Home Health & Hospice

Transmittal Forbids Discharge/Readmit for Hospitalization

Homecare Insider, June 28, 2010

Agencies have questions about how to handle a patient’s hospitalization.
Can we still discharge patients who are hospitalized?  We have discharged patients who were hospitalized for 72 hours or more but I recently heard that we shouldn’t do this.  My administrator thinks we should continue this policy.  Patients hospitalized that long usually require more resources upon their return home.  We could start over with a new start of care assessment. 

A new policy directs the actions an agency must take.  The final rule for the Prospective Payment System (PPS) in 2000 said that the PPS would not recognize for payment purposes the discharge of a patient who was hospitalized.  The agency was free to discharge whomever whenever but when it came to payment, that discharge would not hold.  However, this instruction was never incorporated into a manual and agencies have been discharging and readmitting patients within the same 60-day episode.  If a patient needed more resources upon resumption of care, the agency could take advantage of a new Health Insurance Prospective Payment System (HIPPS) code with more revenue attached.

However, effective July 1, 2010, an agency will no longer be able to do that.  New text in the Medicare Claims Processing Manual, CMS Publication 100-4, Chapter 10, reads, “A beneficiary does not have to be discharged from home care because of an inpatient admission.  If an agency chooses not to discharge and the patient returns to the agency in the same 60-day period, the same episode continues.  However, if an agency chooses to discharge, based on an expectation that the beneficiary will not return, the agency should recognize that if the beneficiary does return to them in the same 60-day period, the discharge is not recognized for Medicare payment purposes.  All the home health services provided in the complete 60-day episode, both before and after the inpatient stay, should be billed on one claim.”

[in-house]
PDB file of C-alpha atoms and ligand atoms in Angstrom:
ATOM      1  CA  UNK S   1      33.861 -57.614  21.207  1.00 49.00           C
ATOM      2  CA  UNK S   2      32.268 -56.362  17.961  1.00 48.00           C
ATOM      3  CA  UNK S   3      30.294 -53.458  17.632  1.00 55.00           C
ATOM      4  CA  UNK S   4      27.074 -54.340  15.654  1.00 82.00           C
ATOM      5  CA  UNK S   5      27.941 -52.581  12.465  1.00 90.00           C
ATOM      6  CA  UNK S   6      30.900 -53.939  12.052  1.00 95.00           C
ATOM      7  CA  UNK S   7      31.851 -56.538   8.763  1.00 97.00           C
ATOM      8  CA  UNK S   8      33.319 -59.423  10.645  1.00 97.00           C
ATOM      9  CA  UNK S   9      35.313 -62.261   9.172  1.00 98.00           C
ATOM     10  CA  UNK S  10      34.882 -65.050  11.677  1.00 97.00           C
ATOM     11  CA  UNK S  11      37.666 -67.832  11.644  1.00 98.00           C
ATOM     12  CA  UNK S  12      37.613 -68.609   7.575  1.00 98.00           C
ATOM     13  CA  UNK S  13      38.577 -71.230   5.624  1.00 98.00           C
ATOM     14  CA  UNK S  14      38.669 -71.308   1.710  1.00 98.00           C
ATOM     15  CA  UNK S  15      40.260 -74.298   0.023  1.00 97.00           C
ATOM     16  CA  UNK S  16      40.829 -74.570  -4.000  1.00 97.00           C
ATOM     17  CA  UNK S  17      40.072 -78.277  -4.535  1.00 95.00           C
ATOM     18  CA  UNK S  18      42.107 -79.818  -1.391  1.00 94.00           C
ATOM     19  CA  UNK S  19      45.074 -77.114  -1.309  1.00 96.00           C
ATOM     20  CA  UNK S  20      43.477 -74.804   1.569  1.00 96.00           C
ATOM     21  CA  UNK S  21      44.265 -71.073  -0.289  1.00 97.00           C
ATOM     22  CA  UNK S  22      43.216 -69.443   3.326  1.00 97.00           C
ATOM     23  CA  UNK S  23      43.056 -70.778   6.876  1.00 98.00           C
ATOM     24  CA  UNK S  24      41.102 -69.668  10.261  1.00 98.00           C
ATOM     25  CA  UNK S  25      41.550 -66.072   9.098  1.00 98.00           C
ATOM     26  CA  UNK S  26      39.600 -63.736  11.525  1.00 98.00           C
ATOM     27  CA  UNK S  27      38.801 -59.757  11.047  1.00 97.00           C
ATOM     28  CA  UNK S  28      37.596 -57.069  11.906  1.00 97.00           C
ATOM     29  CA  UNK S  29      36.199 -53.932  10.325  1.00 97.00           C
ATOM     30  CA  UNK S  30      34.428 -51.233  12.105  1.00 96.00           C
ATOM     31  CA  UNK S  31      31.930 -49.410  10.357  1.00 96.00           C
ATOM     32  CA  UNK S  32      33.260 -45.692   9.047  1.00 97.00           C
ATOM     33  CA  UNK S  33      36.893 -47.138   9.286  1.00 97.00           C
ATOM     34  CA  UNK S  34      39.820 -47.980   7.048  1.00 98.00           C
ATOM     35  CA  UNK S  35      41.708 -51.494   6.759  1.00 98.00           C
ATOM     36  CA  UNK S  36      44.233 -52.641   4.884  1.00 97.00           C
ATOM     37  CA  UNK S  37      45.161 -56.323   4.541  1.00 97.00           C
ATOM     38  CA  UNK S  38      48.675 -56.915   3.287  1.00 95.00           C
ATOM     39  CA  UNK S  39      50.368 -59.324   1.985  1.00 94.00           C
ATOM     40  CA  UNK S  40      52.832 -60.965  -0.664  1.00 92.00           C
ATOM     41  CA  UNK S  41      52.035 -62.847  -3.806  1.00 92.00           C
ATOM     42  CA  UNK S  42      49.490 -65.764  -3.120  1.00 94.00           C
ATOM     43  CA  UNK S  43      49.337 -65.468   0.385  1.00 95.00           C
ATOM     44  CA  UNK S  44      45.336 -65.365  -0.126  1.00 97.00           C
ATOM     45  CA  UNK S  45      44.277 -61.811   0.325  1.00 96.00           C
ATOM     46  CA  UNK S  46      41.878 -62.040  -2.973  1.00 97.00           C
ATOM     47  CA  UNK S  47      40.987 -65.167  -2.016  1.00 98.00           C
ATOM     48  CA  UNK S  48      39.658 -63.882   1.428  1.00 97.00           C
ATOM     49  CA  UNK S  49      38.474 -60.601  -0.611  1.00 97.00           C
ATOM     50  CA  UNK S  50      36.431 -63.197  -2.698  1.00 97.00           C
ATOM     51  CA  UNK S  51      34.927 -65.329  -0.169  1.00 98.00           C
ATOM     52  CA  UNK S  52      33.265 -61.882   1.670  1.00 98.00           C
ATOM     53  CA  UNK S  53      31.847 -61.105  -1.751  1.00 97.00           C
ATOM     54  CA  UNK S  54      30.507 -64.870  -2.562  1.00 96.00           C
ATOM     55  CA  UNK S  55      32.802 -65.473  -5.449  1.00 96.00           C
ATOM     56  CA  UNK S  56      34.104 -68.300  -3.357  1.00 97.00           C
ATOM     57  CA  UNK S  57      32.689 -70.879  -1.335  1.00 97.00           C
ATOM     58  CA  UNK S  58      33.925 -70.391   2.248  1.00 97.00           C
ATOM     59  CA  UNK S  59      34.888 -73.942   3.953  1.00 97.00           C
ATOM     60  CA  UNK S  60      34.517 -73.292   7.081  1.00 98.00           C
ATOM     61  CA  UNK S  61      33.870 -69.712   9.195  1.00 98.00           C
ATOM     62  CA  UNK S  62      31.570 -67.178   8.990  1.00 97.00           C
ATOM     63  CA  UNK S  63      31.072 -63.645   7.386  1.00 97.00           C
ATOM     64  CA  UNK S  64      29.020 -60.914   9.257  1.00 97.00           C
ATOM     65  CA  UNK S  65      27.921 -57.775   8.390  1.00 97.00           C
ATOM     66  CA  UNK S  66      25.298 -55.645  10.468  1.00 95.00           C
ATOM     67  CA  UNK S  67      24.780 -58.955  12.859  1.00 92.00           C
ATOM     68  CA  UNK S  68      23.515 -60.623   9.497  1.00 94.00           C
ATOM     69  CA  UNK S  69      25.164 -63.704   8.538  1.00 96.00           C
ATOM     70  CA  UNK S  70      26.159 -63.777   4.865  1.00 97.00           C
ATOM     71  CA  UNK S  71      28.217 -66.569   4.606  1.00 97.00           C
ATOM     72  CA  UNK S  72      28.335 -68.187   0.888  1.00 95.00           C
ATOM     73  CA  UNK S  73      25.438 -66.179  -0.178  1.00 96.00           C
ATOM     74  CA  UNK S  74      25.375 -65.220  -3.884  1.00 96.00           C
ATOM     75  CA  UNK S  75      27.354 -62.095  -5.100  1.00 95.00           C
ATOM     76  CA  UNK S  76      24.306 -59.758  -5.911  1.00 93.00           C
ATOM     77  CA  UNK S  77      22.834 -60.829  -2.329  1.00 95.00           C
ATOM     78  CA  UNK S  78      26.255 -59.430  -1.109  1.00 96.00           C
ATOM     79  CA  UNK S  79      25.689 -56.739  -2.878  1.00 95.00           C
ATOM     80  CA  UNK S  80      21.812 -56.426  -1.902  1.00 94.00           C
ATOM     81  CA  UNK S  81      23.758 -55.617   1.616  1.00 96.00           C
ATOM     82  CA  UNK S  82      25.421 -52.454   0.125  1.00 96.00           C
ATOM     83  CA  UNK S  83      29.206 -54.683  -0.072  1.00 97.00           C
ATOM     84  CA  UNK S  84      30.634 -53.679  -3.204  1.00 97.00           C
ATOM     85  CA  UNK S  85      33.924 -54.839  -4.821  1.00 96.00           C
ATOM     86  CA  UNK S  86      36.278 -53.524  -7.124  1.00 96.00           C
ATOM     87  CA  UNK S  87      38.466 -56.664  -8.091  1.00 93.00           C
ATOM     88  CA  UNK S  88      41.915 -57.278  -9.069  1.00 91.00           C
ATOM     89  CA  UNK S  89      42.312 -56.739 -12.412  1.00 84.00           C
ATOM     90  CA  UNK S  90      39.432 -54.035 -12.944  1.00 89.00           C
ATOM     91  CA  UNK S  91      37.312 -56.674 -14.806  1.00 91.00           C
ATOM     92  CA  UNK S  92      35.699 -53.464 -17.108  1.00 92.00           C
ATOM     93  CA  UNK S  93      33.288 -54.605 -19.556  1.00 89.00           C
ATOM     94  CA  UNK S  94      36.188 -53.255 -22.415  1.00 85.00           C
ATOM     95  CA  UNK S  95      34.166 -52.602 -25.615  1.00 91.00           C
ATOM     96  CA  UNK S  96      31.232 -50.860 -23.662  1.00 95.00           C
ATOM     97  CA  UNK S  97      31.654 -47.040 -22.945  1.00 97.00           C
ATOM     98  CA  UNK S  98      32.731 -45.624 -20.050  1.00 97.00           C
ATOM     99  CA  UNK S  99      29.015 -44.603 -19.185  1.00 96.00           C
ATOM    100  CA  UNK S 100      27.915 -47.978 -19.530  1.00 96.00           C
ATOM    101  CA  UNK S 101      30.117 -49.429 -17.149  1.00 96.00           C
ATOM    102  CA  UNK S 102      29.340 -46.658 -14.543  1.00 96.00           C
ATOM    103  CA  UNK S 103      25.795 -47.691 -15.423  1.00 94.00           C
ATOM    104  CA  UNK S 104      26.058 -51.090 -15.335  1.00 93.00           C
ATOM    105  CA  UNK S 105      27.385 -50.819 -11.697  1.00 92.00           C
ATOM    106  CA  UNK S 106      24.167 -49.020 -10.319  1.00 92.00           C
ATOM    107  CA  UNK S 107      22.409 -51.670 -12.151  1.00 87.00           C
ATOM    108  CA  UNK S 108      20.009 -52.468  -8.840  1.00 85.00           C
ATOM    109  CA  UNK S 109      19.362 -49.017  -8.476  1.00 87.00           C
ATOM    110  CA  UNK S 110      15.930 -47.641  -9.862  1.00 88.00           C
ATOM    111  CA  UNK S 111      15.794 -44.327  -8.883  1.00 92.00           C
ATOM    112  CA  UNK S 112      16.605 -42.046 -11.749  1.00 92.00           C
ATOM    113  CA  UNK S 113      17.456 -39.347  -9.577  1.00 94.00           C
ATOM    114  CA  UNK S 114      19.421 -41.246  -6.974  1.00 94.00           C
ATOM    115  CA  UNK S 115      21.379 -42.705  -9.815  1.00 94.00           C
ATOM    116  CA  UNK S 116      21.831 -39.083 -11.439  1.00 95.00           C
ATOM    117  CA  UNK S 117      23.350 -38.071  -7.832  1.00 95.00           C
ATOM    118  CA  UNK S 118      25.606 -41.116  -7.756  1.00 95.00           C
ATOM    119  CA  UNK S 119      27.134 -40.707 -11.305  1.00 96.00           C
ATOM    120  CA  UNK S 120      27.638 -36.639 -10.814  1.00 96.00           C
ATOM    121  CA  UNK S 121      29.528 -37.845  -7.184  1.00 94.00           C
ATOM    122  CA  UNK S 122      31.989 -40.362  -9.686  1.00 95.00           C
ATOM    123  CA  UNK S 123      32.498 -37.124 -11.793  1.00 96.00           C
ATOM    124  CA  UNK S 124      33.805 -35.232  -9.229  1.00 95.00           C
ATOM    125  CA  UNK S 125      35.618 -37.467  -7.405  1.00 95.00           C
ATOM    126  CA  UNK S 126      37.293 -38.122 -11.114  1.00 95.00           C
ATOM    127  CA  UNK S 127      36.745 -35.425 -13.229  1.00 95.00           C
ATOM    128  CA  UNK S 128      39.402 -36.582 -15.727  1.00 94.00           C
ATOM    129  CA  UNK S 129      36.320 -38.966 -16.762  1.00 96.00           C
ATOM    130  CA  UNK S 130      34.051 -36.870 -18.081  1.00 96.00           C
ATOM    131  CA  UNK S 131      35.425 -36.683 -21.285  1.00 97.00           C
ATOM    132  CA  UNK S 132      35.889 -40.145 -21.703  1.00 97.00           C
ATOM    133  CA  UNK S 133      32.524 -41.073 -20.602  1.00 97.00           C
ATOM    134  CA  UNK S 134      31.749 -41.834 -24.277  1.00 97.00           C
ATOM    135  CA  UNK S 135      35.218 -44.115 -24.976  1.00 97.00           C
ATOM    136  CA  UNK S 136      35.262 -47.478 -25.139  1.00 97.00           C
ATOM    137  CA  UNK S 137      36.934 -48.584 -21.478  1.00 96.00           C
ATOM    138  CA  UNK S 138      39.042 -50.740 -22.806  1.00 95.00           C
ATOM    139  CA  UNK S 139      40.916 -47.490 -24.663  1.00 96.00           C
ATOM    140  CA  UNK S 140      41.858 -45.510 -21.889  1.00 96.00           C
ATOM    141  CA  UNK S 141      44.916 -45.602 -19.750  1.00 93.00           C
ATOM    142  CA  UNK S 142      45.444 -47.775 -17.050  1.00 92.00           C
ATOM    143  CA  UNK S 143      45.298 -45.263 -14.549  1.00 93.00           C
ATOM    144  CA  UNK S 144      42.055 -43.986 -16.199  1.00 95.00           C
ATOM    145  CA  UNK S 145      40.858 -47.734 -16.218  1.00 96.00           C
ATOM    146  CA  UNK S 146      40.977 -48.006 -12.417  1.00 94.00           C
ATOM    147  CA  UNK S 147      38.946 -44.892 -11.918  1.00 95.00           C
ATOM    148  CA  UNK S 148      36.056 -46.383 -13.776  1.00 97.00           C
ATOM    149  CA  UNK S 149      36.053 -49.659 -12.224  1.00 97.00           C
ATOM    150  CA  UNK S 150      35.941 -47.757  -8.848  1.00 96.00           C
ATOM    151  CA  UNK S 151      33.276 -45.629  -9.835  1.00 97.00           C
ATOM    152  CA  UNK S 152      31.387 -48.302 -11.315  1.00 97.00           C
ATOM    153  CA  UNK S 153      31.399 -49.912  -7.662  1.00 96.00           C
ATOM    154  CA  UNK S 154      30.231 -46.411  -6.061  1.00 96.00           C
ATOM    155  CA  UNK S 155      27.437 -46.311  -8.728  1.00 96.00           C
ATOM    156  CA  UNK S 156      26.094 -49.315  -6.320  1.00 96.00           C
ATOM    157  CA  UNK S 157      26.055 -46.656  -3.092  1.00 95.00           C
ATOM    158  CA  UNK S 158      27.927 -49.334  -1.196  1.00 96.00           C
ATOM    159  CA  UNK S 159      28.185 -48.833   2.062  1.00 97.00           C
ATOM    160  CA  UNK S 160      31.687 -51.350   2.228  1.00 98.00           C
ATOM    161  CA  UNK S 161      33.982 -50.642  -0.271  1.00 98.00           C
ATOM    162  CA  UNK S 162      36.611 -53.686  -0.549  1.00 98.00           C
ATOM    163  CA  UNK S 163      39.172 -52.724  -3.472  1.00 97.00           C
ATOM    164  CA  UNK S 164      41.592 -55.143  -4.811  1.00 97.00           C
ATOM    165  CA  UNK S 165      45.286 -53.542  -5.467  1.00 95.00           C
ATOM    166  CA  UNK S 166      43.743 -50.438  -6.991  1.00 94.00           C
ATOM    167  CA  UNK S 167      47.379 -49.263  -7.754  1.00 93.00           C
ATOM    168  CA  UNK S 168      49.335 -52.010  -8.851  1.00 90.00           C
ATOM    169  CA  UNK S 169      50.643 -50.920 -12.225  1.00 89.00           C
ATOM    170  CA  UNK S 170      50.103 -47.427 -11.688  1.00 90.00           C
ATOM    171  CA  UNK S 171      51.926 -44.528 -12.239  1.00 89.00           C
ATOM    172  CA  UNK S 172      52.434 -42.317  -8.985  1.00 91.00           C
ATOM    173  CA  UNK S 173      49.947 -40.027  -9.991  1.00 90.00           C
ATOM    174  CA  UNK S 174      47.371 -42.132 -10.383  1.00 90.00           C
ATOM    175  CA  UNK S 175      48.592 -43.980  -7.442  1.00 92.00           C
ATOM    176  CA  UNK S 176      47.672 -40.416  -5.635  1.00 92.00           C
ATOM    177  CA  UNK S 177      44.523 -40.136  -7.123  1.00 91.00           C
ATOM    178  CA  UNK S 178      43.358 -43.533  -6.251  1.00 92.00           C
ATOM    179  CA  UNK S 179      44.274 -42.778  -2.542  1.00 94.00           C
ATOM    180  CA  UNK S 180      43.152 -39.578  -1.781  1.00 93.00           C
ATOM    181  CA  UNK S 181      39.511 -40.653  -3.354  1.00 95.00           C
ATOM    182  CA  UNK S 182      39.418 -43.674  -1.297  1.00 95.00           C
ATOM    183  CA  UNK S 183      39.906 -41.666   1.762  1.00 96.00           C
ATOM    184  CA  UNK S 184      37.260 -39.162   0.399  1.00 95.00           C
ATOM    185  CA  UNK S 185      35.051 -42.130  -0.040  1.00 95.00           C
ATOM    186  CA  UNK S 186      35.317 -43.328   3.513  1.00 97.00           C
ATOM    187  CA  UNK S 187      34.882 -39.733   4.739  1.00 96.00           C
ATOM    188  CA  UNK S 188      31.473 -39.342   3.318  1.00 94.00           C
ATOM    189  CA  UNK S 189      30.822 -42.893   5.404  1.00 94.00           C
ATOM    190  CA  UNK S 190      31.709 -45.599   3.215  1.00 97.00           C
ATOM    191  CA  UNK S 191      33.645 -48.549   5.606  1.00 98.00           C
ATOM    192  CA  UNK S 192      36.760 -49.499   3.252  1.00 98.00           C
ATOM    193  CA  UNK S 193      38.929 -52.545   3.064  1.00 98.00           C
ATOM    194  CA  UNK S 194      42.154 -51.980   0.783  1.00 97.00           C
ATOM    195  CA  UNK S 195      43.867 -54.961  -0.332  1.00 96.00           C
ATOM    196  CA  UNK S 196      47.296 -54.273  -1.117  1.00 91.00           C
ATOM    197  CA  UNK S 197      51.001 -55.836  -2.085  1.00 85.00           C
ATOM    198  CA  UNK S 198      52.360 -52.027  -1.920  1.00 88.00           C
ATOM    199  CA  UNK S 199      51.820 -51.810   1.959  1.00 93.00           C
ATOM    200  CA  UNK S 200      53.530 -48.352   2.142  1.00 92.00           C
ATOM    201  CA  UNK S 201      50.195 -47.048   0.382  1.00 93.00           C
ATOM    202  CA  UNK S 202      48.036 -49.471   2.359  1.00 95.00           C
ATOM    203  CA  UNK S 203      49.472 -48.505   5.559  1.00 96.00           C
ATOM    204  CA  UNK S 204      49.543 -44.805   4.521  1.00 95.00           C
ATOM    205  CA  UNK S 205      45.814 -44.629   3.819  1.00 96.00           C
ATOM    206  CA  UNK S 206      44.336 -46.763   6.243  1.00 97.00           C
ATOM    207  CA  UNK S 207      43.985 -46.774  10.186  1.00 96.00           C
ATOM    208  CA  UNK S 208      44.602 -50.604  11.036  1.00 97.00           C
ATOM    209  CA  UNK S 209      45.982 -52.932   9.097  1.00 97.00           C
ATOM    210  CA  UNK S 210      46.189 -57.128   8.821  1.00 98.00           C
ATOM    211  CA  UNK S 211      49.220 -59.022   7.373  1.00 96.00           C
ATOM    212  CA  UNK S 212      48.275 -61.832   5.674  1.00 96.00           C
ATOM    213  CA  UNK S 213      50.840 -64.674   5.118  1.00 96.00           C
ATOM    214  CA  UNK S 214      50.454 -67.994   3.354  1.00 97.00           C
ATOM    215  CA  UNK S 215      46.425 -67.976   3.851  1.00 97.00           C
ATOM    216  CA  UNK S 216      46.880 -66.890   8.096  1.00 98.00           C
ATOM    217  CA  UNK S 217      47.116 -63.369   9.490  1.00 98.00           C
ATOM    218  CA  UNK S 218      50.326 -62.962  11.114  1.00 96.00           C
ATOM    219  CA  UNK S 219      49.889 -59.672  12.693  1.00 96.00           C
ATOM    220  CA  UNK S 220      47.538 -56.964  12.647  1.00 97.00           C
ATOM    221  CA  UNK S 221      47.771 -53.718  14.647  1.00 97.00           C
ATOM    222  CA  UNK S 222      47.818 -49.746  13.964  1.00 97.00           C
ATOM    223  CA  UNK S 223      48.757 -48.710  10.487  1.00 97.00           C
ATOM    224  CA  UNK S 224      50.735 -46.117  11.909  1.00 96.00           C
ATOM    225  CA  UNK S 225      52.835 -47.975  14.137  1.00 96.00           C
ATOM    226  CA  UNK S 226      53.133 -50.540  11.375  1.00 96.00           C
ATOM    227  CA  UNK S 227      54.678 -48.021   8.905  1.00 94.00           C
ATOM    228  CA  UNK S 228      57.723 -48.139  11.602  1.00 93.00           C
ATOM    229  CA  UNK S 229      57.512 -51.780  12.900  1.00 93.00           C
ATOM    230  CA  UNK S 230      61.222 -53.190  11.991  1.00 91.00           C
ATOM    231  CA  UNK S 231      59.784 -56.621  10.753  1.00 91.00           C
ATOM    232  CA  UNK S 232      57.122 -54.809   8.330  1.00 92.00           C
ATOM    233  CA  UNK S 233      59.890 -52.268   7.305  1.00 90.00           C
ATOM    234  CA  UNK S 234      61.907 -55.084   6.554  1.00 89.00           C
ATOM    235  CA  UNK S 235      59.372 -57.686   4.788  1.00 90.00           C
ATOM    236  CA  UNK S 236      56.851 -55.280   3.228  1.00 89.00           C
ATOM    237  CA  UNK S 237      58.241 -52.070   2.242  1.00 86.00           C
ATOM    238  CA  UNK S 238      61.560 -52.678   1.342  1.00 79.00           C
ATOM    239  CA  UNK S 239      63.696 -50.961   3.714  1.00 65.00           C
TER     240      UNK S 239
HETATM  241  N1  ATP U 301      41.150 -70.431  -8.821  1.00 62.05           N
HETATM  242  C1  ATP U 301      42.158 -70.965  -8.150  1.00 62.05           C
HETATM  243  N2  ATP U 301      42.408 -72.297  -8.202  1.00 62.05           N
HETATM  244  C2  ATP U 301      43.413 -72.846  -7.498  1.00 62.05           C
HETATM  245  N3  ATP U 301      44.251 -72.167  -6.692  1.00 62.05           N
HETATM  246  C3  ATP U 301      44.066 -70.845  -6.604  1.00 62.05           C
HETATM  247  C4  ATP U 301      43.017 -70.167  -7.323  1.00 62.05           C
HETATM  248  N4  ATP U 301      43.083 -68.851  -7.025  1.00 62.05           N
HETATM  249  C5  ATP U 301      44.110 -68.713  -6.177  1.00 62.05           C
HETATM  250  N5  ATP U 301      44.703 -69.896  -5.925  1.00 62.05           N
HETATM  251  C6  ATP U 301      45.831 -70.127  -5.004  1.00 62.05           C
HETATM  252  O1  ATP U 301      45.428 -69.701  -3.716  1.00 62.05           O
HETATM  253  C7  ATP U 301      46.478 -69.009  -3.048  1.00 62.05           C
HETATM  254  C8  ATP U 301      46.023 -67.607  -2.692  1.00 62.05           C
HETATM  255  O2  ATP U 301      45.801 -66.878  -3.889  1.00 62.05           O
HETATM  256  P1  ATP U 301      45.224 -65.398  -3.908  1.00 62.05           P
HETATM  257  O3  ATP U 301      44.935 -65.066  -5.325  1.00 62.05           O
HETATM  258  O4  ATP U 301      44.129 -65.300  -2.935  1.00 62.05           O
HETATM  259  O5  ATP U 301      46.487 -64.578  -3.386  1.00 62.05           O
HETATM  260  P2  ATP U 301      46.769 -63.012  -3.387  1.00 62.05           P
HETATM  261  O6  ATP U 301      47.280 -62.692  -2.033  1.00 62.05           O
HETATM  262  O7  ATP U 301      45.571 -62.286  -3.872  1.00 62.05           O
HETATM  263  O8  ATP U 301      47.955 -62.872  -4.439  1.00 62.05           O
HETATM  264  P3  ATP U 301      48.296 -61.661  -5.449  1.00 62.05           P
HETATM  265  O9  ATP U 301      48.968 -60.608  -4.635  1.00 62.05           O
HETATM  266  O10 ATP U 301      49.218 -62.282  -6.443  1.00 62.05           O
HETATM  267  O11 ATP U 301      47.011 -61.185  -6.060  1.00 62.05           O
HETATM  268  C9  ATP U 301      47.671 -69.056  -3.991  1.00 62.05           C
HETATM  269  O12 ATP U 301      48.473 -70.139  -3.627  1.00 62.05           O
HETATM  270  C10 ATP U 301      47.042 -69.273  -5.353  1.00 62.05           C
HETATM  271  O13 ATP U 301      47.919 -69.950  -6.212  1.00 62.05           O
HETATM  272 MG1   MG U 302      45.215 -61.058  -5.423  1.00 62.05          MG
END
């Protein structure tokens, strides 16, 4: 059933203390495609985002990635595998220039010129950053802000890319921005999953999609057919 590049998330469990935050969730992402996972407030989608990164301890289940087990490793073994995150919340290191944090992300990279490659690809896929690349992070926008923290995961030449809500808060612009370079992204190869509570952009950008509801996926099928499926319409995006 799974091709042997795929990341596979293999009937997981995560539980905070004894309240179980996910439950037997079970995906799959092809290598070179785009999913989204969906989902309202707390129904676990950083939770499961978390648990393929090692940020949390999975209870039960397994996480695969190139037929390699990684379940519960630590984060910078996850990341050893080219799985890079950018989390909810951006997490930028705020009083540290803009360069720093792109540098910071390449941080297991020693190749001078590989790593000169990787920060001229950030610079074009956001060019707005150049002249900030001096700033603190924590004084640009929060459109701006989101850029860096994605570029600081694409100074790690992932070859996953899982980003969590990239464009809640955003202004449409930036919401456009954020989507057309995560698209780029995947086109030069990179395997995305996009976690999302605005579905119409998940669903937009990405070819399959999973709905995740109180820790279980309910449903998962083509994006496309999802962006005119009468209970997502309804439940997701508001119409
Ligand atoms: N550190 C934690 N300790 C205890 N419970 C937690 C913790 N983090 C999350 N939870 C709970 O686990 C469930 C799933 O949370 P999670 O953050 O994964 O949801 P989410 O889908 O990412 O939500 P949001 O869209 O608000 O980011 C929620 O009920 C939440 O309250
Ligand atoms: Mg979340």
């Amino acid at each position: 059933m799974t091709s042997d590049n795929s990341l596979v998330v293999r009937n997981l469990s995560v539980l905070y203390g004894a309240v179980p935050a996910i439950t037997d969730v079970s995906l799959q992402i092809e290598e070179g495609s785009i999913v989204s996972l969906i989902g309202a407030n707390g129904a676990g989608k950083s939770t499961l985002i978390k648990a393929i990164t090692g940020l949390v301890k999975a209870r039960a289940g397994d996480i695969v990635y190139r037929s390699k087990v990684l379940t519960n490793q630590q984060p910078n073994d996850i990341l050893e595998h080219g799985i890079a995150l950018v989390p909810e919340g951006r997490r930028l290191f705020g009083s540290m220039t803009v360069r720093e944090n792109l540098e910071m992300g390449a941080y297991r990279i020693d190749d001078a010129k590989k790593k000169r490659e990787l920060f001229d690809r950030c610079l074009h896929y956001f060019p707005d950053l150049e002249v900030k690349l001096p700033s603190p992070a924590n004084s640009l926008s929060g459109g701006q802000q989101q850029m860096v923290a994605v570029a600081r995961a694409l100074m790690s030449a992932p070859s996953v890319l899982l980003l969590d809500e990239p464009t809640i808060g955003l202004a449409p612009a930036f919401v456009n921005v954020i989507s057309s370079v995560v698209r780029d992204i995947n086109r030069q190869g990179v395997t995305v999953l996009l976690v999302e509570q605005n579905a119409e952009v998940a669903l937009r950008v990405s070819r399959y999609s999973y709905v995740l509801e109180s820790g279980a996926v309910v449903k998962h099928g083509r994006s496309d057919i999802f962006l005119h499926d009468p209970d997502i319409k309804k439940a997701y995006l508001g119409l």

An agency will no longer be able to discharge and readmit a patient who is hospitalized if the hospitalization and return home are within the same 60-day episode.  If a patient resumes services prior to the 60th day of the episode, the agency must resume services under the same HIPPS code established by the start of care assessment – no matter the circumstances.  If the patient does not resume services by the end of the 60th day, the agency can discharge him or her and start a new episode upon return home. 

Download Transmittal 1904 at — http://www.cms.hhs.gov/transmittals/downloads/R1904CP.pdf.  Also dial in for the audio conference on July 15 that will discuss this and other PPS changes in more detail.  Click on — http://www.beaconhealth.org/cgi-bin/ccp51/cp-app.cgi?pg=prod&ref=J071510A — for more information.